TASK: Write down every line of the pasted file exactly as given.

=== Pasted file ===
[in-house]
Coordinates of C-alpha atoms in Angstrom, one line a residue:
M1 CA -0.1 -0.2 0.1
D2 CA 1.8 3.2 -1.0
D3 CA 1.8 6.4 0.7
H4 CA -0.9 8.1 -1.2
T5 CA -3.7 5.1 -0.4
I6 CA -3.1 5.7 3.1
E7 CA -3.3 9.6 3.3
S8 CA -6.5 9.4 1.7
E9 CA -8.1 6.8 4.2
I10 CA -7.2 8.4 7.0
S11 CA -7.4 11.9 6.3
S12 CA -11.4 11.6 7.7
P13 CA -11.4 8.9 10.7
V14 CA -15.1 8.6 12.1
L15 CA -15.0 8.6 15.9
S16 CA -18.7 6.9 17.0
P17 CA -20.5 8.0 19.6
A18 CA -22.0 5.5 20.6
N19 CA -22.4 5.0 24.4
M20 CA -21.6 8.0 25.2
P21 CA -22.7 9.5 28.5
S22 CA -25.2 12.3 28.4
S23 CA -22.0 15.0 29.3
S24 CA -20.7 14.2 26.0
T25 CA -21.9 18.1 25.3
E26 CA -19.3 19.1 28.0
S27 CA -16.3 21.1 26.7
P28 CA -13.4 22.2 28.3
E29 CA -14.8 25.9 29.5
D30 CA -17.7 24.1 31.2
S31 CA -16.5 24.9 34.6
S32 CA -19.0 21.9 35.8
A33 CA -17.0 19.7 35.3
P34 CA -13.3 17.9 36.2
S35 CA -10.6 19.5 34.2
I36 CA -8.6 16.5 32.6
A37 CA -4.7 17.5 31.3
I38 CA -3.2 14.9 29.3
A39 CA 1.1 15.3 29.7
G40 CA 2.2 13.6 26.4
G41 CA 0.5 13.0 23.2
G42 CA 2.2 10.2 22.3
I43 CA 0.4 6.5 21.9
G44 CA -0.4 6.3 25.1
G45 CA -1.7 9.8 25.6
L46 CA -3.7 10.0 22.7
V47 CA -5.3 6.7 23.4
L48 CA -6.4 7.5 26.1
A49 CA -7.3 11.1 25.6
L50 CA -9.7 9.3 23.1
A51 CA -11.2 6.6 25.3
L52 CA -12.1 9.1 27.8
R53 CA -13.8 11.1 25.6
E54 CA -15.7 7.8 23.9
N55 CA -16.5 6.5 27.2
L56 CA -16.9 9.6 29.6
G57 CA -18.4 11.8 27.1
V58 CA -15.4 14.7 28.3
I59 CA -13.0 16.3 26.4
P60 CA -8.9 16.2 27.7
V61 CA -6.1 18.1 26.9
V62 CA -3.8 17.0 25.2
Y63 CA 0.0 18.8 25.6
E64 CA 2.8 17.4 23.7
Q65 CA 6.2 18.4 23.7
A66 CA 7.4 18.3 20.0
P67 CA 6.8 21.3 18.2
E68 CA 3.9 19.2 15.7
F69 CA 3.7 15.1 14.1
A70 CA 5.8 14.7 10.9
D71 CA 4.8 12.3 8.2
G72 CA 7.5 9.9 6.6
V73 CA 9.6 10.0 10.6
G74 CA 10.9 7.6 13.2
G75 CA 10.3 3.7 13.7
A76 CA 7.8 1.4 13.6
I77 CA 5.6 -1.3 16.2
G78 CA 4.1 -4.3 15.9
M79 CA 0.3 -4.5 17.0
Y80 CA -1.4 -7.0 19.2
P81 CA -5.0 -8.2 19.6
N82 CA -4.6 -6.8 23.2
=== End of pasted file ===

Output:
[in-house]
Coordinates of C-alpha atoms in Angstrom, one line a residue:
M1 CA -0.1 -0.2 0.1
D2 CA 1.8 3.2 -1.0
D3 CA 1.8 6.4 0.7
H4 CA -0.9 8.1 -1.2
T5 CA -3.7 5.1 -0.4
I6 CA -3.1 5.7 3.1
E7 CA -3.3 9.6 3.3
S8 CA -6.5 9.4 1.7
E9 CA -8.1 6.8 4.2
I10 CA -7.2 8.4 7.0
S11 CA -7.4 11.9 6.3
S12 CA -11.4 11.6 7.7
P13 CA -11.4 8.9 10.7
V14 CA -15.1 8.6 12.1
L15 CA -15.0 8.6 15.9
S16 CA -18.7 6.9 17.0
P17 CA -20.5 8.0 19.6
A18 CA -22.0 5.5 20.6
N19 CA -22.4 5.0 24.4
M20 CA -21.6 8.0 25.2
P21 CA -22.7 9.5 28.5
S22 CA -25.2 12.3 28.4
S23 CA -22.0 15.0 29.3
S24 CA -20.7 14.2 26.0
T25 CA -21.9 18.1 25.3
E26 CA -19.3 19.1 28.0
S27 CA -16.3 21.1 26.7
P28 CA -13.4 22.2 28.3
E29 CA -14.8 25.9 29.5
D30 CA -17.7 24.1 31.2
S31 CA -16.5 24.9 34.6
S32 CA -19.0 21.9 35.8
A33 CA -17.0 19.7 35.3
P34 CA -13.3 17.9 36.2
S35 CA -10.6 19.5 34.2
I36 CA -8.6 16.5 32.6
A37 CA -4.7 17.5 31.3
I38 CA -3.2 14.9 29.3
A39 CA 1.1 15.3 29.7
G40 CA 2.2 13.6 26.4
G41 CA 0.5 13.0 23.2
G42 CA 2.2 10.2 22.3
I43 CA 0.4 6.5 21.9
G44 CA -0.4 6.3 25.1
G45 CA -1.7 9.8 25.6
L46 CA -3.7 10.0 22.7
V47 CA -5.3 6.7 23.4
L48 CA -6.4 7.5 26.1
A49 CA -7.3 11.1 25.6
L50 CA -9.7 9.3 23.1
A51 CA -11.2 6.6 25.3
L52 CA -12.1 9.1 27.8
R53 CA -13.8 11.1 25.6
E54 CA -15.7 7.8 23.9
N55 CA -16.5 6.5 27.2
L56 CA -16.9 9.6 29.6
G57 CA -18.4 11.8 27.1
V58 CA -15.4 14.7 28.3
I59 CA -13.0 16.3 26.4
P60 CA -8.9 16.2 27.7
V61 CA -6.1 18.1 26.9
V62 CA -3.8 17.0 25.2
Y63 CA 0.0 18.8 25.6
E64 CA 2.8 17.4 23.7
Q65 CA 6.2 18.4 23.7
A66 CA 7.4 18.3 20.0
P67 CA 6.8 21.3 18.2
E68 CA 3.9 19.2 15.7
F69 CA 3.7 15.1 14.1
A70 CA 5.8 14.7 10.9
D71 CA 4.8 12.3 8.2
G72 CA 7.5 9.9 6.6
V73 CA 9.6 10.0 10.6
G74 CA 10.9 7.6 13.2
G75 CA 10.3 3.7 13.7
A76 CA 7.8 1.4 13.6
I77 CA 5.6 -1.3 16.2
G78 CA 4.1 -4.3 15.9
M79 CA 0.3 -4.5 17.0
Y80 CA -1.4 -7.0 19.2
P81 CA -5.0 -8.2 19.6
N82 CA -4.6 -6.8 23.2